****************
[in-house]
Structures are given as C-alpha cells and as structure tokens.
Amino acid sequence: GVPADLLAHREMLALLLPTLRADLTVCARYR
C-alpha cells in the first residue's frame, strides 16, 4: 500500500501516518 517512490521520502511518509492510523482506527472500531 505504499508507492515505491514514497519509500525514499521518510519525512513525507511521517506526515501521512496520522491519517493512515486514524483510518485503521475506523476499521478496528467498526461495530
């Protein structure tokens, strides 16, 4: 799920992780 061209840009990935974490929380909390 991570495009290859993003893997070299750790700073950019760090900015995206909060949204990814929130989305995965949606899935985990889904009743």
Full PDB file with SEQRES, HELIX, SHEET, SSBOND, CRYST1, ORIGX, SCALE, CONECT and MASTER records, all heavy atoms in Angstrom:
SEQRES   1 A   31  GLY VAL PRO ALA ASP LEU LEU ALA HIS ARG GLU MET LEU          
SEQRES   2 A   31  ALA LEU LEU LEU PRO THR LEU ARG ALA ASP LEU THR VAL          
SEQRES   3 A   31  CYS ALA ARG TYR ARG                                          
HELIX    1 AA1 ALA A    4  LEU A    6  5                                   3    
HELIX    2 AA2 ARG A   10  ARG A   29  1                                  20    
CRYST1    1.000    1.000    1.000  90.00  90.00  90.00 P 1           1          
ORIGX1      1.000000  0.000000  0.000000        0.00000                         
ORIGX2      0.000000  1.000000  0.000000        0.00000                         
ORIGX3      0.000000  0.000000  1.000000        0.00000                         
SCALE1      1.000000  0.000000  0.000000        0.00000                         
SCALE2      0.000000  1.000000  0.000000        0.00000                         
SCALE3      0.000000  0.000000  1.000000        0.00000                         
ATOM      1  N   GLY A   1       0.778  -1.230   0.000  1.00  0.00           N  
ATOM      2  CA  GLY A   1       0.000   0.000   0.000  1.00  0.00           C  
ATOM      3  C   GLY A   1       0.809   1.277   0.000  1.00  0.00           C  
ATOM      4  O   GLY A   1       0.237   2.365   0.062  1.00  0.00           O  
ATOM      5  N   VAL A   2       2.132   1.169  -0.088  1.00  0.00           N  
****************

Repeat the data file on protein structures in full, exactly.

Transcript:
[in-house]
Structures are given as C-alpha cells and as structure tokens.
Amino acid sequence: GVPADLLAHREMLALLLPTLRADLTVCARYR
C-alpha cells in the first residue's frame, strides 16, 4: 500500500501516518 517512490521520502511518509492510523482506527472500531 505504499508507492515505491514514497519509500525514499521518510519525512513525507511521517506526515501521512496520522491519517493512515486514524483510518485503521475506523476499521478496528467498526461495530
């Protein structure tokens, strides 16, 4: 799920992780 061209840009990935974490929380909390 991570495009290859993003893997070299750790700073950019760090900015995206909060949204990814929130989305995965949606899935985990889904009743």
Full PDB file with SEQRES, HELIX, SHEET, SSBOND, CRYST1, ORIGX, SCALE, CONECT and MASTER records, all heavy atoms in Angstrom:
SEQRES   1 A   31  GLY VAL PRO ALA ASP LEU LEU ALA HIS ARG GLU MET LEU          
SEQRES   2 A   31  ALA LEU LEU LEU PRO THR LEU ARG ALA ASP LEU THR VAL          
SEQRES   3 A   31  CYS ALA ARG TYR ARG                                          
HELIX    1 AA1 ALA A    4  LEU A    6  5                                   3    
HELIX    2 AA2 ARG A   10  ARG A   29  1                                  20    
CRYST1    1.000    1.000    1.000  90.00  90.00  90.00 P 1           1          
ORIGX1      1.000000  0.000000  0.000000        0.00000                         
ORIGX2      0.000000  1.000000  0.000000        0.00000                         
ORIGX3      0.000000  0.000000  1.000000        0.00000                         
SCALE1      1.000000  0.000000  0.000000        0.00000                         
SCALE2      0.000000  1.000000  0.000000        0.00000                         
SCALE3      0.000000  0.000000  1.000000        0.00000                         
ATOM      1  N   GLY A   1       0.778  -1.230   0.000  1.00  0.00           N  
ATOM      2  CA  GLY A   1       0.000   0.000   0.000  1.00  0.00           C  
ATOM      3  C   GLY A   1       0.809   1.277   0.000  1.00  0.00           C  
ATOM      4  O   GLY A   1       0.237   2.365   0.062  1.00  0.00           O  
ATOM      5  N   VAL A   2       2.132   1.169  -0.088  1.00  0.00           N  